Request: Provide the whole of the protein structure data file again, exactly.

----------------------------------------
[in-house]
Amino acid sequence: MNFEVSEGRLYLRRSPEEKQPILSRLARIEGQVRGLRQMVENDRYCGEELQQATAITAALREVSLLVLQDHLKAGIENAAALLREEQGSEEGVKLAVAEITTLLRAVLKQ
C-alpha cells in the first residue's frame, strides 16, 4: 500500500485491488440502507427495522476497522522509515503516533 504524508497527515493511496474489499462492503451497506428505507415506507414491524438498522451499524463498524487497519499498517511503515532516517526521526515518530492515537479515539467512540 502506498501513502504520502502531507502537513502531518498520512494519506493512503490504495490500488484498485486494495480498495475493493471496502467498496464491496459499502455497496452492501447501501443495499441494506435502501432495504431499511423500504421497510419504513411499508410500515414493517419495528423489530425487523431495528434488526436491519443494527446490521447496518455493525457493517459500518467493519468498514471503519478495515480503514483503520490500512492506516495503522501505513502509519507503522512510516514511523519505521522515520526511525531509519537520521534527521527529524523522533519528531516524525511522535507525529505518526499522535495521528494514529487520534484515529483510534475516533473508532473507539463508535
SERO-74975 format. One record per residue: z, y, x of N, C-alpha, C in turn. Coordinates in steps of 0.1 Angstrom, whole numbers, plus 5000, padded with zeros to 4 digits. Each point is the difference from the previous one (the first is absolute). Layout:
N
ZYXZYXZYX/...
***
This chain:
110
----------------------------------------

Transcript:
[in-house]
Amino acid sequence: MNFEVSEGRLYLRRSPEEKQPILSRLARIEGQVRGLRQMVENDRYCGEELQQATAITAALREVSLLVLQDHLKAGIENAAALLREEQGSEEGVKLAVAEITTLLRAVLKQ
C-alpha cells in the first residue's frame, strides 16, 4: 500500500485491488440502507427495522476497522522509515503516533 504524508497527515493511496474489499462492503451497506428505507415506507414491524438498522451499524463498524487497519499498517511503515532516517526521526515518530492515537479515539467512540 502506498501513502504520502502531507502537513502531518498520512494519506493512503490504495490500488484498485486494495480498495475493493471496502467498496464491496459499502455497496452492501447501501443495499441494506435502501432495504431499511423500504421497510419504513411499508410500515414493517419495528423489530425487523431495528434488526436491519443494527446490521447496518455493525457493517459500518467493519468498514471503519478495515480503514483503520490500512492506516495503522501505513502509519507503522512510516514511523519505521522515520526511525531509519537520521534527521527529524523522533519528531516524525511522535507525529505518526499522535495521528494514529487520534484515529483510534475516533473508532473507539463508535
SERO-74975 format. One record per residue: z, y, x of N, C-alpha, C in turn. Coordinates in steps of 0.1 Angstrom, whole numbers, plus 5000, padded with zeros to 4 digits. Each point is the difference from the previous one (the first is absolute). Layout:
N
ZYXZYXZYX/...
***
This chain:
110